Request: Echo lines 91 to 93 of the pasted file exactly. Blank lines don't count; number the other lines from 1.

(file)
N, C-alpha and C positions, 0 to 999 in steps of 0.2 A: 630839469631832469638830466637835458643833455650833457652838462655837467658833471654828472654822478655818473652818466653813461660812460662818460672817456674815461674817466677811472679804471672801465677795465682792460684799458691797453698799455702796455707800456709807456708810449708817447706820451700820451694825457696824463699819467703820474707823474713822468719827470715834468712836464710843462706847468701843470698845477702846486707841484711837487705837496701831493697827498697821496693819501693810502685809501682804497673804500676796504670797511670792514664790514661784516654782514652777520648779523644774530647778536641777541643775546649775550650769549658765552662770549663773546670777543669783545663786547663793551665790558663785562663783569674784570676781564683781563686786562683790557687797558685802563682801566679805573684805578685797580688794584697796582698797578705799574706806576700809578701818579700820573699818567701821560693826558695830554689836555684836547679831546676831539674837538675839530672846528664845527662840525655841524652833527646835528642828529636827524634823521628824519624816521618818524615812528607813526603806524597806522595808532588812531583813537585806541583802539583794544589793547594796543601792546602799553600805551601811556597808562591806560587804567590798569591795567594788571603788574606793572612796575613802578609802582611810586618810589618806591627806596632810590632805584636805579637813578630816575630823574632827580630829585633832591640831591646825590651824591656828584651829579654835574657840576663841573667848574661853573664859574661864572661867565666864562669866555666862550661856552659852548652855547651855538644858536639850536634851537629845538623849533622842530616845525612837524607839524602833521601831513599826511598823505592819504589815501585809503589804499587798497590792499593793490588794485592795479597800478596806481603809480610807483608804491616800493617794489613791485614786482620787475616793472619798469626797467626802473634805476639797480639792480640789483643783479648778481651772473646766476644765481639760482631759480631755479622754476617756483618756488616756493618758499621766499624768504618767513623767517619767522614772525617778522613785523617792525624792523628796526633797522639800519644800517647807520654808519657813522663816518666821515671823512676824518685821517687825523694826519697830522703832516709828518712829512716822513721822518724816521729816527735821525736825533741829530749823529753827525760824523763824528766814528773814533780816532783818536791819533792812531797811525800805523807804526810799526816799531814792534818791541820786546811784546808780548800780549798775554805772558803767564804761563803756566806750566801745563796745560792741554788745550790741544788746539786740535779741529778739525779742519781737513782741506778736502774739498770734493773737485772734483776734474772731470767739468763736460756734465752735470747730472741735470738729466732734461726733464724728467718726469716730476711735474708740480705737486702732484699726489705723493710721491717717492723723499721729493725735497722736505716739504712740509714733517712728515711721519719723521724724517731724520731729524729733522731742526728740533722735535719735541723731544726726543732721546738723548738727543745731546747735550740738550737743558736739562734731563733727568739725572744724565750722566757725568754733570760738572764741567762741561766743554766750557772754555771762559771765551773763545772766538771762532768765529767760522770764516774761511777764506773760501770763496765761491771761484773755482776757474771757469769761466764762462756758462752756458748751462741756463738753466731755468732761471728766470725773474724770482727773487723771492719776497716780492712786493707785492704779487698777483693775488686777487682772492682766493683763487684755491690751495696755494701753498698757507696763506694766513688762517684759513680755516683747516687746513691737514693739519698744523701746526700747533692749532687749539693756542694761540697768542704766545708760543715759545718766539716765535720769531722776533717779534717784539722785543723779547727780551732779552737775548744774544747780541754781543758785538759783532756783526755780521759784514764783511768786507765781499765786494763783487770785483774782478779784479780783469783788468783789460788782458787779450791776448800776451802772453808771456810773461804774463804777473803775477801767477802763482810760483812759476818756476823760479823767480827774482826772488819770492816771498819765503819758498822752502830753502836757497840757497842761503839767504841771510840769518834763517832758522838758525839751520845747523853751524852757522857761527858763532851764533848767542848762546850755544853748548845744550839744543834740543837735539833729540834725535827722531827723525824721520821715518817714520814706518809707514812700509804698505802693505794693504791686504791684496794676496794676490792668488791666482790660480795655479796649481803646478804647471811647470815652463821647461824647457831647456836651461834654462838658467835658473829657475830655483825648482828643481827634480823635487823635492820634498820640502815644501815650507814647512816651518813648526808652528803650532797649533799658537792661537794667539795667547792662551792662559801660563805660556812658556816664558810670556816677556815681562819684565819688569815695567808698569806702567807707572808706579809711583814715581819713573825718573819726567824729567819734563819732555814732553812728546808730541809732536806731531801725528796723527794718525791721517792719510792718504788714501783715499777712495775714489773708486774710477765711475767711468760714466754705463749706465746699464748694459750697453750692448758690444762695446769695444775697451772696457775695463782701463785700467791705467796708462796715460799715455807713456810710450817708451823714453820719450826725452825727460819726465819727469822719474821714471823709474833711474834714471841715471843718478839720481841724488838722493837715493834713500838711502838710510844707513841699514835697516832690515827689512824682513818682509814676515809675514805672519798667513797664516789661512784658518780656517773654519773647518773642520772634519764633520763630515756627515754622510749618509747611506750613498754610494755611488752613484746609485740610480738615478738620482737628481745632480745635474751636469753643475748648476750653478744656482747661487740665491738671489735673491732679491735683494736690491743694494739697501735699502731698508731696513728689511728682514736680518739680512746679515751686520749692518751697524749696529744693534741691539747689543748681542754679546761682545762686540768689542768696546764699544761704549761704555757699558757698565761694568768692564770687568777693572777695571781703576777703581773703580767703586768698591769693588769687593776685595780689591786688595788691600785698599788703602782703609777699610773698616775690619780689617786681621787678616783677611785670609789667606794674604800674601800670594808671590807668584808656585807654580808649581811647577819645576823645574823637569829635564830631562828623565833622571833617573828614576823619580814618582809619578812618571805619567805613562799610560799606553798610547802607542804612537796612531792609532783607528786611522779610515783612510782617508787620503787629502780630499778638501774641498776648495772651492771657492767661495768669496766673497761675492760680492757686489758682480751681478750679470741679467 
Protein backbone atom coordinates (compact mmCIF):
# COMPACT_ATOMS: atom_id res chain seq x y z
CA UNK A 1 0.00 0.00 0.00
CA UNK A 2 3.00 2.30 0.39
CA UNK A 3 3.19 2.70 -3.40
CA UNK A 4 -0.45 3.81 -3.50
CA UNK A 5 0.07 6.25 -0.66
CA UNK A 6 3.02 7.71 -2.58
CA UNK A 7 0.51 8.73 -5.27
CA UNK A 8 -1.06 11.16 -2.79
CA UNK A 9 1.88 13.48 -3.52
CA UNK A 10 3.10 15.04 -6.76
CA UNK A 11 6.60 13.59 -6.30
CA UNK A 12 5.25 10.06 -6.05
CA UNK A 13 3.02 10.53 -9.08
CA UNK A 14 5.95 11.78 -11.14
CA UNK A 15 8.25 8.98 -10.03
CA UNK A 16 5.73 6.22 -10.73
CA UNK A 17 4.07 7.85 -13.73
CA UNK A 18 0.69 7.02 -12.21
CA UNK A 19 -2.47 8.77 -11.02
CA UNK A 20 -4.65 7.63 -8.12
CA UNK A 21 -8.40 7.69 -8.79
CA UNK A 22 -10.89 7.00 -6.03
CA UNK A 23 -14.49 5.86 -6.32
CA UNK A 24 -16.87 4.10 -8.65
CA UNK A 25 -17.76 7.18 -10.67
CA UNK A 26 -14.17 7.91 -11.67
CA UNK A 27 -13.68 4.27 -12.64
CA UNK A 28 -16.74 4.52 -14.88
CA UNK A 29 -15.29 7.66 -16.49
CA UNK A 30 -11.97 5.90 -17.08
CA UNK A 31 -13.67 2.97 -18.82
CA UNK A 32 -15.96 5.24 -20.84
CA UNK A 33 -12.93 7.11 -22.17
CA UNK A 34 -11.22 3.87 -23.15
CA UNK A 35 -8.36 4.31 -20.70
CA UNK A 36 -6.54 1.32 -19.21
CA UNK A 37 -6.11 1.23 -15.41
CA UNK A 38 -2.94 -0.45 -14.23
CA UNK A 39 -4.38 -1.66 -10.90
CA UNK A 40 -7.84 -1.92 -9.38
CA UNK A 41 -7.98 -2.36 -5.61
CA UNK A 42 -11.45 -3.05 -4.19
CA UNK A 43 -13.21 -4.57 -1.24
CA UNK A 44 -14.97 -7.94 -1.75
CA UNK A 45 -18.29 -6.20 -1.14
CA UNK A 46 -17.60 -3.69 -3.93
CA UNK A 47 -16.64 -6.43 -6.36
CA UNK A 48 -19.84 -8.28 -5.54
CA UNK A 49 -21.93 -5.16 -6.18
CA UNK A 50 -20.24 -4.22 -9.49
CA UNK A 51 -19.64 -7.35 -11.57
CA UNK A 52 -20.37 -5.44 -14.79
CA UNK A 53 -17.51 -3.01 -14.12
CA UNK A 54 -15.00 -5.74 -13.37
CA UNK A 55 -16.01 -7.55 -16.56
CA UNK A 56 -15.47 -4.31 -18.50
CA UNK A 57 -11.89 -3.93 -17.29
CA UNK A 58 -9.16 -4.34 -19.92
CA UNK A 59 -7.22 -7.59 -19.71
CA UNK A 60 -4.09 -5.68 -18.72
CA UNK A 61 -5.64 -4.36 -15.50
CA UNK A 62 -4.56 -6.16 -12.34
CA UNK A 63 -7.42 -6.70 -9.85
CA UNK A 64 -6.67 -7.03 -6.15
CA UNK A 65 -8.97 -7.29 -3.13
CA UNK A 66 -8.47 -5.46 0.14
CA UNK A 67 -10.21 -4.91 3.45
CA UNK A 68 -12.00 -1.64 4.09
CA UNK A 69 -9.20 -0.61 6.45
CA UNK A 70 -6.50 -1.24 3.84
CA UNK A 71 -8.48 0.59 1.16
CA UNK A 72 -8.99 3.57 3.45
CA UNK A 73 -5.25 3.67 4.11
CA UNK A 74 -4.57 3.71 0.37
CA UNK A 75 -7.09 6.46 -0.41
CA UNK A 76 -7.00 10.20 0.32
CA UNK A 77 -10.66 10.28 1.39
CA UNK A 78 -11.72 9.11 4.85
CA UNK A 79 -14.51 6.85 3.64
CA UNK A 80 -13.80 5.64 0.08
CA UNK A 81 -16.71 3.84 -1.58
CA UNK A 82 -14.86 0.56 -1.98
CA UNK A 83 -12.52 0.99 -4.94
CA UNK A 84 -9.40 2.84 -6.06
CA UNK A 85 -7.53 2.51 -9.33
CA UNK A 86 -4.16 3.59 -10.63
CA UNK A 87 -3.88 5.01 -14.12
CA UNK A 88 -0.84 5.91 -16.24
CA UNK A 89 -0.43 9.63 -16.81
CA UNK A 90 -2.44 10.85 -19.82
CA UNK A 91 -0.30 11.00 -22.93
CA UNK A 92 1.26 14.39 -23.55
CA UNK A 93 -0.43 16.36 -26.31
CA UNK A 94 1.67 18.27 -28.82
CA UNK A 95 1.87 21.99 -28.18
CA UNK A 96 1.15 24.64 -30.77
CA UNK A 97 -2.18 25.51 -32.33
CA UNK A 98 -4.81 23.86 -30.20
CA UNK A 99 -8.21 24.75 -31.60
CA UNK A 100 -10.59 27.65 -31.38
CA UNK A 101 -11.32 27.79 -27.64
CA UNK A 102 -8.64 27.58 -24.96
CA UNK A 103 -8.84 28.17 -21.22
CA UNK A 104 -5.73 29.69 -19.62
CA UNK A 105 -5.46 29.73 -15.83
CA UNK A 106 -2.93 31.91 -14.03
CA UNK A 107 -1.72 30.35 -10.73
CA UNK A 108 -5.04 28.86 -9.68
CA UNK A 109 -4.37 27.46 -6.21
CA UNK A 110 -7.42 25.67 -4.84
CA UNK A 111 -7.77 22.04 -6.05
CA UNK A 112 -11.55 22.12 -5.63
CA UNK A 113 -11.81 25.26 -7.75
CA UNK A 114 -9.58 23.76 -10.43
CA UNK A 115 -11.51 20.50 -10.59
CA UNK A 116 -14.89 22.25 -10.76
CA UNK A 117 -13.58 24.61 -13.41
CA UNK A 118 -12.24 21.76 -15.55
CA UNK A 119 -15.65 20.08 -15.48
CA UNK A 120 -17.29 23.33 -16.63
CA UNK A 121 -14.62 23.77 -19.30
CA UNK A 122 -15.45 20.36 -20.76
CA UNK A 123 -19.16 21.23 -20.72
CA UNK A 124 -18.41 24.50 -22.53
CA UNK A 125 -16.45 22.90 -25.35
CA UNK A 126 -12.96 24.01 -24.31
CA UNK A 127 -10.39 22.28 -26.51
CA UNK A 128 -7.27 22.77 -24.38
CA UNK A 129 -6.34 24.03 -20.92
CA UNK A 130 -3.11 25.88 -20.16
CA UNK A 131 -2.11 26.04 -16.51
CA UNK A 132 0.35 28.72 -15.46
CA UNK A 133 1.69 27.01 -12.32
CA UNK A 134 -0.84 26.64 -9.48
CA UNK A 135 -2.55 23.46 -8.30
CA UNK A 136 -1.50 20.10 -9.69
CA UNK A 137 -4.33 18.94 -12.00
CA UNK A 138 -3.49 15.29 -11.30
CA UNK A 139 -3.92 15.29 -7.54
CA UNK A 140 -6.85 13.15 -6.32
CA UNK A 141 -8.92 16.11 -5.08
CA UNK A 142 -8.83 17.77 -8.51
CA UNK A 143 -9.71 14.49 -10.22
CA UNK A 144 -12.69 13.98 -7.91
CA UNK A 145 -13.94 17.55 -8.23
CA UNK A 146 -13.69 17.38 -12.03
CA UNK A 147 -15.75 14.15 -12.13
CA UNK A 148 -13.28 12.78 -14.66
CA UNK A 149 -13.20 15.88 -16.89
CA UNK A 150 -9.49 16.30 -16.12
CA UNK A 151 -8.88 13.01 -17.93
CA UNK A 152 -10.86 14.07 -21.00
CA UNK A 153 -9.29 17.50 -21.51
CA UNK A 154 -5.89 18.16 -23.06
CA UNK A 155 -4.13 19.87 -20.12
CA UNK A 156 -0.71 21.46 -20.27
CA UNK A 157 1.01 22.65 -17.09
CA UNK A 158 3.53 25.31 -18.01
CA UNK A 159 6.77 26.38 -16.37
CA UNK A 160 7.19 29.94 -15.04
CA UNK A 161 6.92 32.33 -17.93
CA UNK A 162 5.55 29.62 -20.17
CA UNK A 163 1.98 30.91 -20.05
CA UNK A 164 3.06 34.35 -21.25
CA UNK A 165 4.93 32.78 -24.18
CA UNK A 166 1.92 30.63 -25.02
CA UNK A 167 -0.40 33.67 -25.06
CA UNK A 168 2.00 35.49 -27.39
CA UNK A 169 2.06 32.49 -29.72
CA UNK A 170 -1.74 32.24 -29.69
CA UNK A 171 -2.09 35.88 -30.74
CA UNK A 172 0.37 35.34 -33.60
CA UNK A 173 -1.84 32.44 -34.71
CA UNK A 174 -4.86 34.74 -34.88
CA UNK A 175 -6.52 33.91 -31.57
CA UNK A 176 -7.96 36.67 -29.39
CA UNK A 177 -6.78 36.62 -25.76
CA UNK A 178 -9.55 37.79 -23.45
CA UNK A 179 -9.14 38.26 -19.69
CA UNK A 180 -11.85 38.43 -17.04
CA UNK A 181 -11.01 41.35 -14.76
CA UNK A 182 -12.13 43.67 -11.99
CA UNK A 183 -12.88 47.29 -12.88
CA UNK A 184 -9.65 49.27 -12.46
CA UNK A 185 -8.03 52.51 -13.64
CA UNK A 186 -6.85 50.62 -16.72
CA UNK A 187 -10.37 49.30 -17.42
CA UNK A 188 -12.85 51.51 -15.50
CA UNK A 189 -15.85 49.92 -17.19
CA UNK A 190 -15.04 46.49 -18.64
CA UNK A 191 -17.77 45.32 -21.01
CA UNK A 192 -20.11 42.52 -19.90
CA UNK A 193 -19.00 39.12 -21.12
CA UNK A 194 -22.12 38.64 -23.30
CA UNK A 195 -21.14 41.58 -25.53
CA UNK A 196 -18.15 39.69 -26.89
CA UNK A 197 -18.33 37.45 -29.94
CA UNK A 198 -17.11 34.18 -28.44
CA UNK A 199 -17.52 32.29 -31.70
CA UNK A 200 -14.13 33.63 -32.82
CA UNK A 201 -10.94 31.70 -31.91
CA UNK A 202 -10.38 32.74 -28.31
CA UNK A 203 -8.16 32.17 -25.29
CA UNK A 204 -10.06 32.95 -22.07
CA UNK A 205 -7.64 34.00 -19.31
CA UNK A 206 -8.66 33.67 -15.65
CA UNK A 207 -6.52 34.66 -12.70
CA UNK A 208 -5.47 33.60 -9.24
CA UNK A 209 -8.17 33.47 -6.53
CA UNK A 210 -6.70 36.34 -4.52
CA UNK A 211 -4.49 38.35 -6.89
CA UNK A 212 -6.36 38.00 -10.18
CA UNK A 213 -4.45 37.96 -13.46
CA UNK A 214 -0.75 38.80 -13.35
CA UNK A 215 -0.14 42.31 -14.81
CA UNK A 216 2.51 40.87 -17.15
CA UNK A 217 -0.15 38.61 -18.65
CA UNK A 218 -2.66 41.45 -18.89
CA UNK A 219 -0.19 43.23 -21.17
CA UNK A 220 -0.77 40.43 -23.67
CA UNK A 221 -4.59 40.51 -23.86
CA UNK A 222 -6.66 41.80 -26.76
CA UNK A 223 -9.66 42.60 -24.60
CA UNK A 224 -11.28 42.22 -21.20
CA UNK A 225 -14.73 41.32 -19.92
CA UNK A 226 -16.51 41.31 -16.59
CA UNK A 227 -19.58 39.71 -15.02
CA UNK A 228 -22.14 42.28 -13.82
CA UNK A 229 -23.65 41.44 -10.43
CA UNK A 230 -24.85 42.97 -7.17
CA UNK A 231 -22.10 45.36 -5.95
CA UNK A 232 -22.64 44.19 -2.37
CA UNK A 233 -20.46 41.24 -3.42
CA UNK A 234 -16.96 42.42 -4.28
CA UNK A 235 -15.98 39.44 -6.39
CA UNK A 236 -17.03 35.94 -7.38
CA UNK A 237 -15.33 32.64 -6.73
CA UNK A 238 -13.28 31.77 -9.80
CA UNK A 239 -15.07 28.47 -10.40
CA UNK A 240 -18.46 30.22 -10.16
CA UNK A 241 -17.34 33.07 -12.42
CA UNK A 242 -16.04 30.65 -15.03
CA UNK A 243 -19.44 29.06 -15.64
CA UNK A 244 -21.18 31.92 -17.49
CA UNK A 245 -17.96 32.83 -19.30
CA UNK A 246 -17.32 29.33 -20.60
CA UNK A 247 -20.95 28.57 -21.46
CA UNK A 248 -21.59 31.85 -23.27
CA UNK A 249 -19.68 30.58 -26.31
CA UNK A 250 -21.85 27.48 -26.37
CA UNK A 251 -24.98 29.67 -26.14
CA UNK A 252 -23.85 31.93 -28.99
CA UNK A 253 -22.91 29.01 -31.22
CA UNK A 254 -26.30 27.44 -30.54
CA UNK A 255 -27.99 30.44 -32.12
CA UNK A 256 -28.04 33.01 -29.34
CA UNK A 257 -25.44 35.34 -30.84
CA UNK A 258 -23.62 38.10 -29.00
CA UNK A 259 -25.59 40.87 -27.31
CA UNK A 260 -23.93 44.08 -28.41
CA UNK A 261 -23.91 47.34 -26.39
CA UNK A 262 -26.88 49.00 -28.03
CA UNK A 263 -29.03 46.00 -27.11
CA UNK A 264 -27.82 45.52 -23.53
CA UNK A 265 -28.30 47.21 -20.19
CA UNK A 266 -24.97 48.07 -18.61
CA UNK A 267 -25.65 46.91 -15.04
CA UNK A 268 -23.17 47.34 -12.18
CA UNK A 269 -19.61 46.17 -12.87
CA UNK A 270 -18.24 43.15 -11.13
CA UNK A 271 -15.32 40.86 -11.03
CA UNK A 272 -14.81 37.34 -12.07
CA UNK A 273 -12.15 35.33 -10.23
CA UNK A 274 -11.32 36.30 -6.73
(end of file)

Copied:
CA UNK A 88 -0.84 5.91 -16.24
CA UNK A 89 -0.43 9.63 -16.81
CA UNK A 90 -2.44 10.85 -19.82